Trip participants were Mark Patterson (my brother), Angie Patterson (his wife), Kimberly Patterson (my wife), and myself.
I had originally planned to climb something in the Andes, but my wife said we should wait until she could go with me (next year, since she is nursing). Since my brother has only been out of the USA when he lived in Micronesia, and his wife had never been out of the USA, we decided to invite them along and provide their ticket. Pico Duarte was chosen as the destination because it should be fairly challenging, but not technical at all, and far enough away from home to be a "semi-exotic" trip. This would be Angie's first mountain, and my brother also hadn't climbed a mountain for a very long time.
We flew into Santo Domingo and spent the rest of the day getting to Jarabacoa by bus. Since the Dominican Republic's national park service requires climbers/trekkers to have a guide to climb the peak, we found one in Jarabacoa. We ask the guide to take us on a lesser-used route through the Valle de Tetero, and arranged everything that evening. All guides (you are not allowed to climb without a guide) insist that you also hire mules for the trip, to carry all the gear.
The next morning, at 5am, all four of us, plus the guide and all our gear, piled into an old, small, and crowded Toyota Corolla bound for La Cienaga. The road is washed out and very rough, and it was amazing that the car made it there. We had to get out and walk several sections to avoid bottoming out. At La Cienaga, we met our mules and mule wranglers, before starting up the mountain. The first part of the trail is a very gentle and pleasant walk. There were many wild citrus fruit trees along the way which offer a treat, and it was a nice walk through the forest and along the river to Casa Tablones. After Casa Tablones, the route steepens. The trail climbs steeply along the ridge all the way to the little valley at the base of Rucilla. It was 12 miles (19.5 kms) to this point. There is a cabin in the valley, but we chose to pitch a tent after hearing rumors that the cabin attracts rats. I hate rats and insisted that a tent be carried. The weather was completely clear and there were a million stars out. There were also the faint sounds of frogs croaking.
Summit day. The temperature was 35F (2C) when we awoke at 5am, and shortly thereafter, left for the summit. The trail was pretty steep and it was dark, but the required guides knew the way. Not too long before the summit, we witnessed a beautiful sunrise. The route up is just a trail, but the top pitch had some minor class-2 scrambling to liven things up. The skies were completely clear above, but there were a few cloud banks hanging on the lower slopes of the mountain. Even so, the views were incredible and we could see all the way to the ocean. After enjoying the summit, we went back to camp and packed everything back up. We then took the main trail down to Agua Fria, and then took the very steep and seldom used trail to Valle de Tetero. It is very surprising that mules could walk (slide) down that steep of trail. The valley is a very beautiful place, and there were countless colorful parrots flying overhead. The valley is a green grassy meadow with wild horses, two rivers, waterfalls, and surrounded by lush forest. Paradise. This time we decided to sleep in the cabin because it looked new and clean. It was amazing that there is a cabin here, since the valley route is seldom visited.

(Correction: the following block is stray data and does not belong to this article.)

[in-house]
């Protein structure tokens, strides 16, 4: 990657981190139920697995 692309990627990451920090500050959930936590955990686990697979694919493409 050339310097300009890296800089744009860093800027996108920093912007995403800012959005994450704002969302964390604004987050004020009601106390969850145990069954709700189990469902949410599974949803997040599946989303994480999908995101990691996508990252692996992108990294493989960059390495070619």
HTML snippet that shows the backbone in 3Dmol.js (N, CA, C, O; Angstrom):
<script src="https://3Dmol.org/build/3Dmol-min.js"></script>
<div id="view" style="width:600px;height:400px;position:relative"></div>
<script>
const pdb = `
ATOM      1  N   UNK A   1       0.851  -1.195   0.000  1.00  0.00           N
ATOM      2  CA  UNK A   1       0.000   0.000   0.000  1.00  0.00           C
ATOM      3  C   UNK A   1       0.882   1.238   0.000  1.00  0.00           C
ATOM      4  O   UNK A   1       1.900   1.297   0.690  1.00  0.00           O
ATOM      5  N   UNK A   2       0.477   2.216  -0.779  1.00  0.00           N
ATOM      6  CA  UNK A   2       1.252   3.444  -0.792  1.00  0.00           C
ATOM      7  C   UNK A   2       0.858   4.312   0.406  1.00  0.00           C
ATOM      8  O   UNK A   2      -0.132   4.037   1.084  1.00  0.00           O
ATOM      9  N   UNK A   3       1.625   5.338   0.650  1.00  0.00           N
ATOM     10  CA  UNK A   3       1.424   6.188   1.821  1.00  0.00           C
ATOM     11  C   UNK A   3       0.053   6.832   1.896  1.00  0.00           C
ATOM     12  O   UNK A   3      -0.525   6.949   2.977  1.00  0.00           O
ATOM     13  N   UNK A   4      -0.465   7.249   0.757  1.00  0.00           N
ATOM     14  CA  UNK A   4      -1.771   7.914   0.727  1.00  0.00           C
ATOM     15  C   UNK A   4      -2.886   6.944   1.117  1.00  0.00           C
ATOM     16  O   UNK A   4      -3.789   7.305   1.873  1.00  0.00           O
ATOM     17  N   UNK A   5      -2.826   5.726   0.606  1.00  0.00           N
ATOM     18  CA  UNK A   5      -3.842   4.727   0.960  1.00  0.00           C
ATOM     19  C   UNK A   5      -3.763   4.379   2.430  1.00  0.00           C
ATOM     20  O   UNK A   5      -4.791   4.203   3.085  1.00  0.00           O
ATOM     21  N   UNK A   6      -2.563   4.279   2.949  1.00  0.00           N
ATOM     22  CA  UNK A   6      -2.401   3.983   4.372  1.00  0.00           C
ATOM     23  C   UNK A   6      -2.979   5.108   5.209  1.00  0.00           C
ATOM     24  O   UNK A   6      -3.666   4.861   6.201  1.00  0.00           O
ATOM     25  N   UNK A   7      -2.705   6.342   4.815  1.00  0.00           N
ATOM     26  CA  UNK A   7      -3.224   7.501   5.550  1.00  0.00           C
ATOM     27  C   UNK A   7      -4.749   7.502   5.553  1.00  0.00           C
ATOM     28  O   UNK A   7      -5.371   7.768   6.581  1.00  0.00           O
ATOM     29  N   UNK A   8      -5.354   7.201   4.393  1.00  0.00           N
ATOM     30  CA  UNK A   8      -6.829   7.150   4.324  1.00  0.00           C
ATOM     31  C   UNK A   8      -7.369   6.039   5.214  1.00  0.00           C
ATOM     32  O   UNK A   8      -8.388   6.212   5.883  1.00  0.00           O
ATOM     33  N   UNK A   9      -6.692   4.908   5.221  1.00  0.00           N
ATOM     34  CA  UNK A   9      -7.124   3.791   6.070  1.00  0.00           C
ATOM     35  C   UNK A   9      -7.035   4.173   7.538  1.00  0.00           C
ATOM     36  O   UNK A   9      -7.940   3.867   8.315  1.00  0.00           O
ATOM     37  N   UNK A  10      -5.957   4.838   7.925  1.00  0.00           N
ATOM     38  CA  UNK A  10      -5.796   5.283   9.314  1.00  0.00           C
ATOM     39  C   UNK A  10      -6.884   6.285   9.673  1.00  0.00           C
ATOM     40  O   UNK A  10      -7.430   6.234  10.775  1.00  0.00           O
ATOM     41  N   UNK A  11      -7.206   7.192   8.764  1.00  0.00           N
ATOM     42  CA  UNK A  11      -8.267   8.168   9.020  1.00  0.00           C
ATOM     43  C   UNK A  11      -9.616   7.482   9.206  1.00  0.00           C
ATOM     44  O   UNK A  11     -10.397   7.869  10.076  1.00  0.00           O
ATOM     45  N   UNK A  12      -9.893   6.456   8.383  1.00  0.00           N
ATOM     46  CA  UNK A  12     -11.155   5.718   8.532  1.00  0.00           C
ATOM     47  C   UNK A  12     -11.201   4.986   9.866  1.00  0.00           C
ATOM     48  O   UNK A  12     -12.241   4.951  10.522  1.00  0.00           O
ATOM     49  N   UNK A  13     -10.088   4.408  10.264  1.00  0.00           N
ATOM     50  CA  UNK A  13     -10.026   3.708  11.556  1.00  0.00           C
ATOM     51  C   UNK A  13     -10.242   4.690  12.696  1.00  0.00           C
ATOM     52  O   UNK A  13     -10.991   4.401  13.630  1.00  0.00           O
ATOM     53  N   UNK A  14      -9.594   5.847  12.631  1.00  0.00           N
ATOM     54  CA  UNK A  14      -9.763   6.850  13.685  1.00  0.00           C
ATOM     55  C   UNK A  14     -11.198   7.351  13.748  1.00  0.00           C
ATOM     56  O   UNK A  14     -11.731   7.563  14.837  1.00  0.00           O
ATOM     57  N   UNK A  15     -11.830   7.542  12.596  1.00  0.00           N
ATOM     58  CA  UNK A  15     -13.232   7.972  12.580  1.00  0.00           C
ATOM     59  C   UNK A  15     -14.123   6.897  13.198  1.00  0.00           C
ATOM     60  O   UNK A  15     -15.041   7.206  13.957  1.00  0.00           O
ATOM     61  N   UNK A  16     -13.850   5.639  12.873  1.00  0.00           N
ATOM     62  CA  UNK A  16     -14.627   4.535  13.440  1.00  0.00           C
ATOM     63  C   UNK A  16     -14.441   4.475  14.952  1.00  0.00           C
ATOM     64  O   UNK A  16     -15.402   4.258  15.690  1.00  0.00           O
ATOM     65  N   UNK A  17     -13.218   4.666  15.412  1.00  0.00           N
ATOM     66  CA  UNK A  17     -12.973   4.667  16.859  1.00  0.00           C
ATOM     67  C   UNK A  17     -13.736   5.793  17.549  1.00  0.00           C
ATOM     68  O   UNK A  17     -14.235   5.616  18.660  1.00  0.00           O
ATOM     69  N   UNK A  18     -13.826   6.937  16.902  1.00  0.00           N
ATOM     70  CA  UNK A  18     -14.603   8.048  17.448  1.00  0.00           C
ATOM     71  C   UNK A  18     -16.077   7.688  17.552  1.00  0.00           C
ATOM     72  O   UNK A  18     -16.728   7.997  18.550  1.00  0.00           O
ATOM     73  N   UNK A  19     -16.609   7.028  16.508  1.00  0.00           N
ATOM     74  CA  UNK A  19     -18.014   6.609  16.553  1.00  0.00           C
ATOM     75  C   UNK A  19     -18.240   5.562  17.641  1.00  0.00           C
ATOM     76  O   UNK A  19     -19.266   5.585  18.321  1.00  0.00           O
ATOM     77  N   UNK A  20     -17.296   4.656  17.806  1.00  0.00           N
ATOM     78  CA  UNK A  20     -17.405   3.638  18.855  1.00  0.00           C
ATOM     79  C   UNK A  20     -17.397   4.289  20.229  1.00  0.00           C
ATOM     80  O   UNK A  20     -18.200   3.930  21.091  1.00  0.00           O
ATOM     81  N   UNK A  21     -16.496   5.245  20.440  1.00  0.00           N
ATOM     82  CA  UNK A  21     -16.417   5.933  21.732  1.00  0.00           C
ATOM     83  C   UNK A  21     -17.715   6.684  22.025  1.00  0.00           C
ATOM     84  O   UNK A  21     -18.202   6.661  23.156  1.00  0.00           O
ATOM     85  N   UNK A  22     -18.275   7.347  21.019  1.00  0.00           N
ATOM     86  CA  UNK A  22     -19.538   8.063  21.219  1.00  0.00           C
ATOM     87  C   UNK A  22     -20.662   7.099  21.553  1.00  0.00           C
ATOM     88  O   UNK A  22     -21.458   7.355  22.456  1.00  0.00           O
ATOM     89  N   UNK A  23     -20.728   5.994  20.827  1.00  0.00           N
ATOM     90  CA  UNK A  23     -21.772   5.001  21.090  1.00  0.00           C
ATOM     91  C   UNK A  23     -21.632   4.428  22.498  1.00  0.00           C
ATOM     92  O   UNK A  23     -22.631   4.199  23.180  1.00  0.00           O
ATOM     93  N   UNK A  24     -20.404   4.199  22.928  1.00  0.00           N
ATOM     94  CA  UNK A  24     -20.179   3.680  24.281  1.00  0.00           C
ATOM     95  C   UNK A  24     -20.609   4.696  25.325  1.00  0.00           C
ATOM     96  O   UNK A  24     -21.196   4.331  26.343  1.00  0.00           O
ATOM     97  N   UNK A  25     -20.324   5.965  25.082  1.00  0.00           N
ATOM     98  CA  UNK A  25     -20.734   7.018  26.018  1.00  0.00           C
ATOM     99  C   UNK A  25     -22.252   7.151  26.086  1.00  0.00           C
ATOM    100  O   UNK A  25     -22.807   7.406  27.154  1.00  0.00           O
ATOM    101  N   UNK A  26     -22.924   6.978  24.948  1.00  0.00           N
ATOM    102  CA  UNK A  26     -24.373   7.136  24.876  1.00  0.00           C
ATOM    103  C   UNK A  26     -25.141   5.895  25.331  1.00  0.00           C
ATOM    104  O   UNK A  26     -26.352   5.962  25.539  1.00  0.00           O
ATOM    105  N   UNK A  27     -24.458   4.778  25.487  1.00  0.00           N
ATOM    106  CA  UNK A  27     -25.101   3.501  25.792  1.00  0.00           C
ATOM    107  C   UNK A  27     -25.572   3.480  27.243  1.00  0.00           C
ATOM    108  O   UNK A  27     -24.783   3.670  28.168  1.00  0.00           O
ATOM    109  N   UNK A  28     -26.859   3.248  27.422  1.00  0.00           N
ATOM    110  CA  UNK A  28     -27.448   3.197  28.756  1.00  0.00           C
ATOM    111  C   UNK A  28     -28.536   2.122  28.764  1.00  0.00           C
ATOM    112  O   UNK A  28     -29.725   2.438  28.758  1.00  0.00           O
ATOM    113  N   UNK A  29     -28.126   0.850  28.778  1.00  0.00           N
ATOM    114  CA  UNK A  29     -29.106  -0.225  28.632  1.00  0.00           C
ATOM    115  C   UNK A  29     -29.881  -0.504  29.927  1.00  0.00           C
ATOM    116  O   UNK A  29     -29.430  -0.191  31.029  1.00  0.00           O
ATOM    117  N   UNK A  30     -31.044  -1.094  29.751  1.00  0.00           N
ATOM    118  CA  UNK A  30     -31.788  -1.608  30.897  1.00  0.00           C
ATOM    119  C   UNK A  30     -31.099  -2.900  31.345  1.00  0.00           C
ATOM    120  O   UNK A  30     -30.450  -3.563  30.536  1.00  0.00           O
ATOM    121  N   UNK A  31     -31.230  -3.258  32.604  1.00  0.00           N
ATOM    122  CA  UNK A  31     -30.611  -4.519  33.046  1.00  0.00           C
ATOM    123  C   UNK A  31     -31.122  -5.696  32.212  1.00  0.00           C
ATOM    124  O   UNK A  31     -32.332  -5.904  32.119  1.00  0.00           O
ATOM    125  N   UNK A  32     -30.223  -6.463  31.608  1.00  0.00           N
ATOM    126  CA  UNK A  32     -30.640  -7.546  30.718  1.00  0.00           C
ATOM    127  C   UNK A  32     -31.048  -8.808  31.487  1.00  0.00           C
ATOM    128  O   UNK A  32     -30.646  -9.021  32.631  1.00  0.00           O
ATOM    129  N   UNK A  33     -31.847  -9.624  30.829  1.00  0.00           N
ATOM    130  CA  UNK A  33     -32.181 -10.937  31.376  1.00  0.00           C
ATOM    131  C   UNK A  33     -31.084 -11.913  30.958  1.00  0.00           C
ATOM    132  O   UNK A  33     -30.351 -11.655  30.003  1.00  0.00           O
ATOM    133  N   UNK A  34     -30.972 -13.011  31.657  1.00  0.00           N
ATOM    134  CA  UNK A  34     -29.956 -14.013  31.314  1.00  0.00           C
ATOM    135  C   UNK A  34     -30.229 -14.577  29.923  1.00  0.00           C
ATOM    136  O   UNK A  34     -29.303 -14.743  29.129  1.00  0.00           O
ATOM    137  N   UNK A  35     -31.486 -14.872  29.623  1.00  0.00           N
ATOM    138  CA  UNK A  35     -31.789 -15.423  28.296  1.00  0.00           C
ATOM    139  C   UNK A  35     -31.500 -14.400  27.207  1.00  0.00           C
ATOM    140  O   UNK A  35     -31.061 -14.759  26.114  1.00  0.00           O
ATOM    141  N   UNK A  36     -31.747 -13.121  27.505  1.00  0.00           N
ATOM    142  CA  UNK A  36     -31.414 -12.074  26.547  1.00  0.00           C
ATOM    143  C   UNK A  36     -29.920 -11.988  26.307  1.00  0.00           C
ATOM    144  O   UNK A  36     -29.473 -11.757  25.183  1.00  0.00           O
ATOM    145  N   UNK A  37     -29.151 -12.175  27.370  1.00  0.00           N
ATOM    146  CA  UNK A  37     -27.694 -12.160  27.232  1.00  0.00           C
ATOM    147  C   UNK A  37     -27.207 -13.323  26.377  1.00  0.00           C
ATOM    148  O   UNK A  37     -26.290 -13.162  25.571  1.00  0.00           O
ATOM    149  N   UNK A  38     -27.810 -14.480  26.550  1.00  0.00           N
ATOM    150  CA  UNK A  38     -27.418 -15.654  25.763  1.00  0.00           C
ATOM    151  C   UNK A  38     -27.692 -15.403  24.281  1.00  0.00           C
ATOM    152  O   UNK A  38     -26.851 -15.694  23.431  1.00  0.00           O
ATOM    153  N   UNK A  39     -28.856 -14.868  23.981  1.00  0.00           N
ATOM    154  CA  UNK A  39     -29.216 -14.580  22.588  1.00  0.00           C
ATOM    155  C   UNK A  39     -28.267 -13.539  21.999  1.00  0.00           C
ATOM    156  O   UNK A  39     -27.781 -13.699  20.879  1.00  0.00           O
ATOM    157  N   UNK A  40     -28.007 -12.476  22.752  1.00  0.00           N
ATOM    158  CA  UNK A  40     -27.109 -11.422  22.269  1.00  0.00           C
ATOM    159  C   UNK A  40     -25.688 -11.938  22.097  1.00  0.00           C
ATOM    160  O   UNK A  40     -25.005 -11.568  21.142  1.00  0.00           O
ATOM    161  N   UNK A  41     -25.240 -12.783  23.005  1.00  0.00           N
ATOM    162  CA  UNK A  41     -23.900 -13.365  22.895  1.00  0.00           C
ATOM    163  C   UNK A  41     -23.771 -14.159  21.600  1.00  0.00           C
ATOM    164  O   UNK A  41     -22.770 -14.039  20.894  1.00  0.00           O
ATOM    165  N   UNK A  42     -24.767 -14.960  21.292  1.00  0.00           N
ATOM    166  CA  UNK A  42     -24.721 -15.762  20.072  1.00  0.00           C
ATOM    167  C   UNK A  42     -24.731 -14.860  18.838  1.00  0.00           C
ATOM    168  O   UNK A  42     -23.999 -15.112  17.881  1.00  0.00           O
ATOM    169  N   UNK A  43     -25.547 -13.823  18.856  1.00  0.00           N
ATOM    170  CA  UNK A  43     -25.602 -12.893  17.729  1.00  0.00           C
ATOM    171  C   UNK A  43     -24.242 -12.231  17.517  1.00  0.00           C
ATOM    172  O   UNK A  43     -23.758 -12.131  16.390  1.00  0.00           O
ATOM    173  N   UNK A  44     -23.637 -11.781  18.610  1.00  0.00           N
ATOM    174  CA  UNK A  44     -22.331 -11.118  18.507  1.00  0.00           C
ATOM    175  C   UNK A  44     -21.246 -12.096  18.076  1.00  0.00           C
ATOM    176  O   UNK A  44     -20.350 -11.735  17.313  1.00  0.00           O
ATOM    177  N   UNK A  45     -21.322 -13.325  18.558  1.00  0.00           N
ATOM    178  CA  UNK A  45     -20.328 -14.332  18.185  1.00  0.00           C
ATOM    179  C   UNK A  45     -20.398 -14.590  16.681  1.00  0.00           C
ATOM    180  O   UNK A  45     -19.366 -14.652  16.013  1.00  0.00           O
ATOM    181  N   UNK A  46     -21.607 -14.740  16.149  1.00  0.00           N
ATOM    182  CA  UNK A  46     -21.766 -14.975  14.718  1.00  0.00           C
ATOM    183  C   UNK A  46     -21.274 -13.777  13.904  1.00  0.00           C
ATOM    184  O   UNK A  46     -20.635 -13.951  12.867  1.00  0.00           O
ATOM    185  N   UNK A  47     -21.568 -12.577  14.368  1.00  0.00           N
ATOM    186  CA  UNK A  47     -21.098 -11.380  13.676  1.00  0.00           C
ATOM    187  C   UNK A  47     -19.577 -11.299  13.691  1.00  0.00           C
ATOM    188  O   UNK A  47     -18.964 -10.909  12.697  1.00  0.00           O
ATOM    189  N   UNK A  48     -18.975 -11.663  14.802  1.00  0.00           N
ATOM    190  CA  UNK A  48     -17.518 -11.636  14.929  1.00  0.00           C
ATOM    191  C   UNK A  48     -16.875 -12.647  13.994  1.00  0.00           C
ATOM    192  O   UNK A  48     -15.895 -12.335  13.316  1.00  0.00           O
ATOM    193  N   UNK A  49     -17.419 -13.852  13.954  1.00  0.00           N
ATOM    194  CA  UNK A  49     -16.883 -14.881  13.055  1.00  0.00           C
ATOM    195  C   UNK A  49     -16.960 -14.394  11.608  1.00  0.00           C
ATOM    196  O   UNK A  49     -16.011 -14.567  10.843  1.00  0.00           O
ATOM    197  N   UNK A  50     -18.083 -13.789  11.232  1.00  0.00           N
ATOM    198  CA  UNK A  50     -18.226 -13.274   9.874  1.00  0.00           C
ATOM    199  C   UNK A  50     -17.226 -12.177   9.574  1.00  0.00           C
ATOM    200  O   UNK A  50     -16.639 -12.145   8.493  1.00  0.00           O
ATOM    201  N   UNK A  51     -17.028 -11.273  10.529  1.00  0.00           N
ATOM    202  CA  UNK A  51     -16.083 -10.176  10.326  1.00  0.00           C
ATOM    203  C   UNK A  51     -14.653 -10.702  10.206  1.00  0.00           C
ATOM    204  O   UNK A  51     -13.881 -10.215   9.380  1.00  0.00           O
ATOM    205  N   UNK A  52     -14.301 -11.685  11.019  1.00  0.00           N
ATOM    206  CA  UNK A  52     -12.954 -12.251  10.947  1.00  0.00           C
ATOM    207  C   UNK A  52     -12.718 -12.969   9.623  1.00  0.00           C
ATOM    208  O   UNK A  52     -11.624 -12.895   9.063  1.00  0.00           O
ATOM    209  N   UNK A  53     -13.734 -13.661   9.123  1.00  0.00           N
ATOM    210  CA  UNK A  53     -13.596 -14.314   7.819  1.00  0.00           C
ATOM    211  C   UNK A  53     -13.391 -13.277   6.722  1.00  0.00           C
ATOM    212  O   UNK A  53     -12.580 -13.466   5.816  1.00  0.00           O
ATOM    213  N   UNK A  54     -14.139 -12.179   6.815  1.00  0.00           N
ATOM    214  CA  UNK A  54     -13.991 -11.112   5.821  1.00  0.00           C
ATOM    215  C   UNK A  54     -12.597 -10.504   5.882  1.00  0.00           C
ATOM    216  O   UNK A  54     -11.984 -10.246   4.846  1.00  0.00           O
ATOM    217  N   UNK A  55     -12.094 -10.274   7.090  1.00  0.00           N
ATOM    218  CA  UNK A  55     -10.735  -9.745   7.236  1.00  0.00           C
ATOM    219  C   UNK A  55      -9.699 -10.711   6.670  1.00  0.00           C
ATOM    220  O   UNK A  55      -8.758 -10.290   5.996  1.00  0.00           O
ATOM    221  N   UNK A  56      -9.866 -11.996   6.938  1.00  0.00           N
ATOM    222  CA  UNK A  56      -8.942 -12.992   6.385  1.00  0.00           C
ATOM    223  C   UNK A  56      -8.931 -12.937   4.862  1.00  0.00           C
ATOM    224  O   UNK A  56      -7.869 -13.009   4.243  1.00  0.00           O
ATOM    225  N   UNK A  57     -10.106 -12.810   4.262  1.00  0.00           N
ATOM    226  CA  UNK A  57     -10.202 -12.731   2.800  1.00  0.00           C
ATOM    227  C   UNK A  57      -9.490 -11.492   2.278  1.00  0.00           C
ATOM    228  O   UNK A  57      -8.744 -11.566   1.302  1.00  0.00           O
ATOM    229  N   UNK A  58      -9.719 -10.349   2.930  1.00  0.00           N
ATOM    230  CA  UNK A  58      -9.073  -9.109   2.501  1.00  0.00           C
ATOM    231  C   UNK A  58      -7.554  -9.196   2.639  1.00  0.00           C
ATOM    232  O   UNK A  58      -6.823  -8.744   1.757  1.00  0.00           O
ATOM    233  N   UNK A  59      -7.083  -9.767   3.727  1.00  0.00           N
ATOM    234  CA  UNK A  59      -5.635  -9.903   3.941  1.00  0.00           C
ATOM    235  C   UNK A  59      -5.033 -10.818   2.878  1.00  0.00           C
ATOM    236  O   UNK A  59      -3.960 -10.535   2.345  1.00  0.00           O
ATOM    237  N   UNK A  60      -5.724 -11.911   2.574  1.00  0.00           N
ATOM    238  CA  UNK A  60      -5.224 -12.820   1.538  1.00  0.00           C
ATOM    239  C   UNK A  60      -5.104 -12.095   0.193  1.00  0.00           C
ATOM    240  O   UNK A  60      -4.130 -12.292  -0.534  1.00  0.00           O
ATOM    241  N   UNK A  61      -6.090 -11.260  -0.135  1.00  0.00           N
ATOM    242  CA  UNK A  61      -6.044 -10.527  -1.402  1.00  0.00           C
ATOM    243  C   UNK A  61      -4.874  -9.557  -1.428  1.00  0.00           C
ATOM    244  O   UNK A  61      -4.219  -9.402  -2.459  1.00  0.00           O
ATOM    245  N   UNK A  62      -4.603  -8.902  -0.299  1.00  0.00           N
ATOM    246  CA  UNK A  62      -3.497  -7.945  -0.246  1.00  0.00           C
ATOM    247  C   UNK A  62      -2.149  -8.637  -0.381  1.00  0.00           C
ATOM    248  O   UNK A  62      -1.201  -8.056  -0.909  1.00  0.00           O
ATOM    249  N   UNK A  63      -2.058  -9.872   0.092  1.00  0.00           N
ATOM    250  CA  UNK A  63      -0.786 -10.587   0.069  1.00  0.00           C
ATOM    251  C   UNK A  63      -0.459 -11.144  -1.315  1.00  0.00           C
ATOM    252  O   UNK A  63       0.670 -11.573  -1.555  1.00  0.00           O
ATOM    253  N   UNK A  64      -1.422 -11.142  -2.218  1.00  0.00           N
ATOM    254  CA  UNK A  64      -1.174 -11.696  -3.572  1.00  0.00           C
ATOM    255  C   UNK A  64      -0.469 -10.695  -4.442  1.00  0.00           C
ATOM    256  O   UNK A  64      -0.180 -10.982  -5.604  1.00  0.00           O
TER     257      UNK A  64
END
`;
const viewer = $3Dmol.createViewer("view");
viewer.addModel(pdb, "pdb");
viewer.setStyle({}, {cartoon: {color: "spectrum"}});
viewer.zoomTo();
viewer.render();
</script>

Sleepless night. We should have put up the tent. In the middle of the night, we had a visit by a rat. After chasing it away, it didn't return, but it still kept me up the rest of the night because I was wondering if it was around. I hate rats. The morning was 31F (-1C) and there was frost all around. I guess the cold air sinks down into this valley, because it is only at about 5,000 feet (1500 meters), and you wouldn't think it would freeze here in the tropics at that low of an elevation. The day was spent visiting the waterfalls for an ice cold dip and swimming, and then looking around the valley for ancient Taino petroglyphs. We found several. Our guide didn't know where they were, so we had to go looking for them. They were rather fascinating and much different from the ones you might find in the western USA. We spied many parrots as well.
After a peaceful night, we packed up camp and hiked up the steep ridge to join the La Cienaga trail. The forest was fascinating and covered in many blooming flowers. There were a few stream crossings to liven things up before reaching the ridge-top. After that, it was just hiking down the steep trail to Casa Tablones, then along the gentle trail to La Cienaga. It was a nice hike and a great trip.